Tag Archives: class notes

More guidelines for your research paper

Hi everyone,

Here are the notes I put on the board in class today when we were discussing the outline for your research papers. To remind you, even if you’ve already started writing I encourage you to create an outline — it will help you structure your paper and stay on track when you’re writing.

Remember that there’s lots of great writing guidelines in the Badke book, especially chapters 2 and 10 (and the Appendix).

Please email me with any questions. And remember:

I’m looking forward to reading your papers next week!
Have a good weekend,
Prof Smale

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A few real-life examples of documentation

Erin’s post reminded me that I wanted to post about the three real-life examples of documentation that I showed you in class yesterday:

1. A short handout that’s available at the Reference Desk in the library that explains how to use the catalog to find textbooks on reserve in the library. We don’t have an online version of this handout so I can’t link to it here (but perhaps we should create a PDF and upload it to the library website).

2. A video tutorial that the librarians at City Tech created to demonstrate how to find journals by title using the tools on the library website. Often documentation like a manual, instructions, and guidelines is in text form (either in print or online), but sometimes documentation can be effectively presented using video and/or audio. This video is on the library website — you can watch it here.

3. The guidelines that my colleagues and I created to explain how to use Google Calendar to organize the library schedule, from Reference Desk shifts to library classes to meetings. I can’t link to this one either because it’s on our intranet: a private internal website just for library faculty and staff. Many organizations use intranets to store and maintain documentation of processes and practices of the organization, and you might need to use an intranet in your careers.

See you tomorrow,
Prof Smale

Research paper guidelines

Hi everyone, here’s a photo of the brief sketch I made in class earlier this semester of the parts of your research paper (drawn while discussing Badke p. 19) so you don’t have to write it down.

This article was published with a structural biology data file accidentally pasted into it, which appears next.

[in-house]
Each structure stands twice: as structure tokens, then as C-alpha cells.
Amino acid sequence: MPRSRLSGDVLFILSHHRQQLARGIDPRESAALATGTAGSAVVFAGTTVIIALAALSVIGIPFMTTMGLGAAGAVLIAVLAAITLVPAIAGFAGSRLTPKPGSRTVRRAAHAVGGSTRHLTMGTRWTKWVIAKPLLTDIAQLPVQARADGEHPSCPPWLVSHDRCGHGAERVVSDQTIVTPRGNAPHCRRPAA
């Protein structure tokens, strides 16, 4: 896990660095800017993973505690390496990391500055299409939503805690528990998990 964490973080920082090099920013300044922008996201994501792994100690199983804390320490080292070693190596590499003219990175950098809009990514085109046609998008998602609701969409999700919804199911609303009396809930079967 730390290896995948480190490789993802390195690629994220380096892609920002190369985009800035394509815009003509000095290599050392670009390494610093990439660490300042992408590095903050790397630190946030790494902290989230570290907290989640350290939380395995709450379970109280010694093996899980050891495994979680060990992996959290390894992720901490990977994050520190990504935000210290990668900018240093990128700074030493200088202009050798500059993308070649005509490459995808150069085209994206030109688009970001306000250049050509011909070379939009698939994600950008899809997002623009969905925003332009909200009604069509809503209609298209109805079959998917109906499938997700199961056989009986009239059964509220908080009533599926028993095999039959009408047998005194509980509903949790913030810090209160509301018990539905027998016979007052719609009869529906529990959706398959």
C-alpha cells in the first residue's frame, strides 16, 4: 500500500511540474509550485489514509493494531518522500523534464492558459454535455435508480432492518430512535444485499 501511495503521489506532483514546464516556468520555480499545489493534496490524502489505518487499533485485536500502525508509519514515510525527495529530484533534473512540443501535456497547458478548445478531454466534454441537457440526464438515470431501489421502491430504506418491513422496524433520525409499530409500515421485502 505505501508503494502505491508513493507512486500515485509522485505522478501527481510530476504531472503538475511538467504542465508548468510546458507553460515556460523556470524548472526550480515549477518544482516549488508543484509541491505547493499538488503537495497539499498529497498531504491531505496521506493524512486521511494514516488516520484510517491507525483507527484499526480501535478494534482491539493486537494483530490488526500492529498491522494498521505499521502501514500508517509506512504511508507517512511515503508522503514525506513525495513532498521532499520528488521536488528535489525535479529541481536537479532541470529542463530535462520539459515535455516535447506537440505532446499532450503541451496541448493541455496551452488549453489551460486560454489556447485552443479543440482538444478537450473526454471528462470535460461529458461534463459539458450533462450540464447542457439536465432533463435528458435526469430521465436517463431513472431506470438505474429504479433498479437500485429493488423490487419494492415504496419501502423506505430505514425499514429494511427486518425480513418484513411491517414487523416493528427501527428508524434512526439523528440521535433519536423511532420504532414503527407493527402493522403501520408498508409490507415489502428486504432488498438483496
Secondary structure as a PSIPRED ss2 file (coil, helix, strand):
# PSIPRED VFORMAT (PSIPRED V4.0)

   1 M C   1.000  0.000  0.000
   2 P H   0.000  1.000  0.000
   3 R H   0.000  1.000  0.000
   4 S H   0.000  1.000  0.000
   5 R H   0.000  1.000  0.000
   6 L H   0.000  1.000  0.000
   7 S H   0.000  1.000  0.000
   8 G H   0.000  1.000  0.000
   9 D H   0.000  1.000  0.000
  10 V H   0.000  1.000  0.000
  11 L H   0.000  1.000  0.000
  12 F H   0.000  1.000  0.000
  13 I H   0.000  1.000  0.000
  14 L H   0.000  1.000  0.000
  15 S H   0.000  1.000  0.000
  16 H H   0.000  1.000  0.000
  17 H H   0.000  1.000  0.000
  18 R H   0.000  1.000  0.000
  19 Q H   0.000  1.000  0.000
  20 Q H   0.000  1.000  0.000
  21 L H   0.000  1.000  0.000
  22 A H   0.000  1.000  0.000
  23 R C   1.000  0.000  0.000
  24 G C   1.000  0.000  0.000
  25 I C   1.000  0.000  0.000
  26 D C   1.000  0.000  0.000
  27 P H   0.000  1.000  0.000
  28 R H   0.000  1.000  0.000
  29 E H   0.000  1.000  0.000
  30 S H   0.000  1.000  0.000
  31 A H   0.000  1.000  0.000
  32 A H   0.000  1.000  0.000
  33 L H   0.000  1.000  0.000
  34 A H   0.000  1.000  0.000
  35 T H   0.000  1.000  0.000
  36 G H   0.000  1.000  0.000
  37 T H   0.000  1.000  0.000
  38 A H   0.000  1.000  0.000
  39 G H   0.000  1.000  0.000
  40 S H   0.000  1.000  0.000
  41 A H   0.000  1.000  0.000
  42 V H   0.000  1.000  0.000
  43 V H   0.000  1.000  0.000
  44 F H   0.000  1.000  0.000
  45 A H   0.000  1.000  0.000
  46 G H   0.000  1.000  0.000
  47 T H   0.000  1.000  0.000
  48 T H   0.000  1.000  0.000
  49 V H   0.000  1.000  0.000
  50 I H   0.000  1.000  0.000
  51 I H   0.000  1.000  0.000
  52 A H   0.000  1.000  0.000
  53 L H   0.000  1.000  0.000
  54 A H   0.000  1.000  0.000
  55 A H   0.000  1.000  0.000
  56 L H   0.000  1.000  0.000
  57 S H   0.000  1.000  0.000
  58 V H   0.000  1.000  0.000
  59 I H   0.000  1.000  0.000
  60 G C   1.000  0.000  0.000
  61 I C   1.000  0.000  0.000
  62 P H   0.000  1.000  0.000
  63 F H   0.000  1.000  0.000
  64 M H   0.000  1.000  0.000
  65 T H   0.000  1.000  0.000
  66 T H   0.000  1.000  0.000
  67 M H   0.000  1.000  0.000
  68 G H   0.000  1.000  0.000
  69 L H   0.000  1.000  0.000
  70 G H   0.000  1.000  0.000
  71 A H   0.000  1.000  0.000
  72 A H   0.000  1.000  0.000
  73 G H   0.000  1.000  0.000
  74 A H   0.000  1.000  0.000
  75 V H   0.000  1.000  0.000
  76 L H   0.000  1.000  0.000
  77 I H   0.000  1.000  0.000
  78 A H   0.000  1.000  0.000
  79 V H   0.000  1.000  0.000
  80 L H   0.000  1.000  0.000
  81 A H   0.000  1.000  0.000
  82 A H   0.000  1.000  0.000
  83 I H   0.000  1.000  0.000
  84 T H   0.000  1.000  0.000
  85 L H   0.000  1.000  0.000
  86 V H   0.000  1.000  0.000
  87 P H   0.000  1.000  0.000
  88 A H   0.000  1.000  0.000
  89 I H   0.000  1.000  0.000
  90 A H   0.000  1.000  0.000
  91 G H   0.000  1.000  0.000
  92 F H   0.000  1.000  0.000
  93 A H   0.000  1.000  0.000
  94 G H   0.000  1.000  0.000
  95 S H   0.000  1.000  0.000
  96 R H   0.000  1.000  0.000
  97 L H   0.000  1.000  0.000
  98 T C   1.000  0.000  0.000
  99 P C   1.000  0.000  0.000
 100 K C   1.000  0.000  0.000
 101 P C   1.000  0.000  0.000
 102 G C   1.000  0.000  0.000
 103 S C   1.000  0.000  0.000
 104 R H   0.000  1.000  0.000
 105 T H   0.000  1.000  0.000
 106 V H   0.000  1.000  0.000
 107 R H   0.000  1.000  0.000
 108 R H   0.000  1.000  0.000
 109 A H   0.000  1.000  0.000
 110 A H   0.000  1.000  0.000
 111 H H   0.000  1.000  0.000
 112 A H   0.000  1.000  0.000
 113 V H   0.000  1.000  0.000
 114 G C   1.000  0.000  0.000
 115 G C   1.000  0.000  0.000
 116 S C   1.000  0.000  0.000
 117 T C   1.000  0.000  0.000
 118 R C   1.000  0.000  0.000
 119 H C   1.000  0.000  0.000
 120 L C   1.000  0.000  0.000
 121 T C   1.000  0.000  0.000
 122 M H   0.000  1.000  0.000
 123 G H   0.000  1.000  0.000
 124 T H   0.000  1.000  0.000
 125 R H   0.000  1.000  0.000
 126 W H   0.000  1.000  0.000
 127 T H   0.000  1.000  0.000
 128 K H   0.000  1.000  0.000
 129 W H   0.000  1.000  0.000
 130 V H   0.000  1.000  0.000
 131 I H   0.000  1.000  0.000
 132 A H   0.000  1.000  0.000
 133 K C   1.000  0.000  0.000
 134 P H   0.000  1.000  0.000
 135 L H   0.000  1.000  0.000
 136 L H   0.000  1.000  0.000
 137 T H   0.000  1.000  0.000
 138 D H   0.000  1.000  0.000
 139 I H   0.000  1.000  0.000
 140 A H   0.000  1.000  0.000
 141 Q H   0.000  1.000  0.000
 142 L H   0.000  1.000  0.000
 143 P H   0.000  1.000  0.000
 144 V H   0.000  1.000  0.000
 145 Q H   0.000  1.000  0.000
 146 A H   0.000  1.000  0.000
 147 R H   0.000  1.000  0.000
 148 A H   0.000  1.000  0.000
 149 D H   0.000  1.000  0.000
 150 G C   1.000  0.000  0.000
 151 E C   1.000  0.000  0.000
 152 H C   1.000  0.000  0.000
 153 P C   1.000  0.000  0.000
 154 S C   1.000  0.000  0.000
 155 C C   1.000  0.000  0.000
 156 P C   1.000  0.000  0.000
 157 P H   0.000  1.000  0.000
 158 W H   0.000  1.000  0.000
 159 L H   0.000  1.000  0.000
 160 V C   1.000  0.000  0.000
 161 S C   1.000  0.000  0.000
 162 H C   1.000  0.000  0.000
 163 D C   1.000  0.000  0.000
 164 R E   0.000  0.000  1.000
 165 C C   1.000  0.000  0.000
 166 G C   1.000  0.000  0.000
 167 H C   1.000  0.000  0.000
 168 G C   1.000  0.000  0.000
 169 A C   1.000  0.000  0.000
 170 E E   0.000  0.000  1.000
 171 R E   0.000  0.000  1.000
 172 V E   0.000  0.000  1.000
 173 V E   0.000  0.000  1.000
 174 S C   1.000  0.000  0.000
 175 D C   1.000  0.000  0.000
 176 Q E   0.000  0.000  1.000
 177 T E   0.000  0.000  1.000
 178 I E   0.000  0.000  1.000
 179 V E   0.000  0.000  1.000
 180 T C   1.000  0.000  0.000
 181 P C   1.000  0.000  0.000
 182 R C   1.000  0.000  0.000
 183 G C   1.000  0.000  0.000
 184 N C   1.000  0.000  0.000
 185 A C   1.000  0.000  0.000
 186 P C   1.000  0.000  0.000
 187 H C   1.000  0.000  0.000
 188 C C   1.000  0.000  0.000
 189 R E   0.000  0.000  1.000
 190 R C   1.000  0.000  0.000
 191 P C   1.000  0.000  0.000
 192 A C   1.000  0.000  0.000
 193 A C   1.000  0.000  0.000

–Prof Smale

APA Style handout

Hi everyone,

Here’s a PDF version of the APA Style handout I passed around in class yesterday.

See you tomorrow — please don’t forget to bring or email your annotated bibliographies to me by the beginning of class.

–Prof Smale

Search strategies

Hi everyone, I thought it might be helpful to post a picture of the notes I took when we were discussing search strategies this week: Boolean searching (AND, OR, NOT), truncation (usually *), phrase searching (using quotes), and nesting (using parentheses). Hope this helps as you search for sources for your bibliographies.

Have a great Spring Break! I’ll see you on April 6th in the upstairs classroom (Rm A540).
-Prof Smale

Notes on the search process

Hi everyone,
I thought you might find it useful if I posted some photos of the notes I made in class yesterday about the research process:

This is the Search Process as described by Information Scientist Carol Kuhlthau (more info on her research, if you’re interested). One of the things I find most fascinating about her work is that she looks at how our emotions vary during the stages of searching and research (hence the smiley and frowny faces at the end of this list).

Here’s the other sketch I made yesterday to emphasize that, while searching and research is often described as linear, proceeding on a straight line from start to finish, it really isn’t. It’s recursive, with constant loops back depending on the results of your research. We’ll talk more about this tomorrow.

–Prof Smale

Useful Definitions

We’ll be covering a lot of ground in class tomorrow when we talk about the ethics of information use, so I thought it might be helpful to post some definitions for you to refer to. (We’ll go over this in class, too.)
See you tomorrow,
Prof. Smale

Some Terminology Relevant to the Ethics of Using Information:

Copyright:
“the exclusive right to make copies, license, and otherwise exploit a literary, musical, or artistic work, whether printed, audio, video, etc.: works granted such right by law on or after January 1, 1978, are protected for the lifetime of the author or creator and for a period of 50 years after his or her death.”

Fair Use:
“the conditions under which you can use material that is copyrighted by someone else without paying royalties ”

Public Domain:
“the status of a literary work or an invention whose copyright or patent has expired or that never had such protection.”

Academic Integrity:
“Academic Integrity is the idea of faculty and students engaging in the proces of teaching and learning with a high level of respect for each other and great attention to the values of trust, honesty, and fairness.”

Plagiarism:
“the unauthorized use or close imitation of the language and thoughts of another author and the representation of them as one’s own original work.”

Open Access:
“Open-access (OA) literature is digital, online, free of charge, and free of most copyright and licensing restrictions. ”

Open Source:
“A method and philosophy for software licensing and distribution designed to encourage use and improvement of software written by volunteers by ensuring that anyone can copy the source code and modify it freely.”

All definitions from Dictionary.com, with the exception of Academic Integrity, which is from the Academic Integrity at City Tech page on the college website, and Open Access, which is from Peter Suber’s Open Access Overview.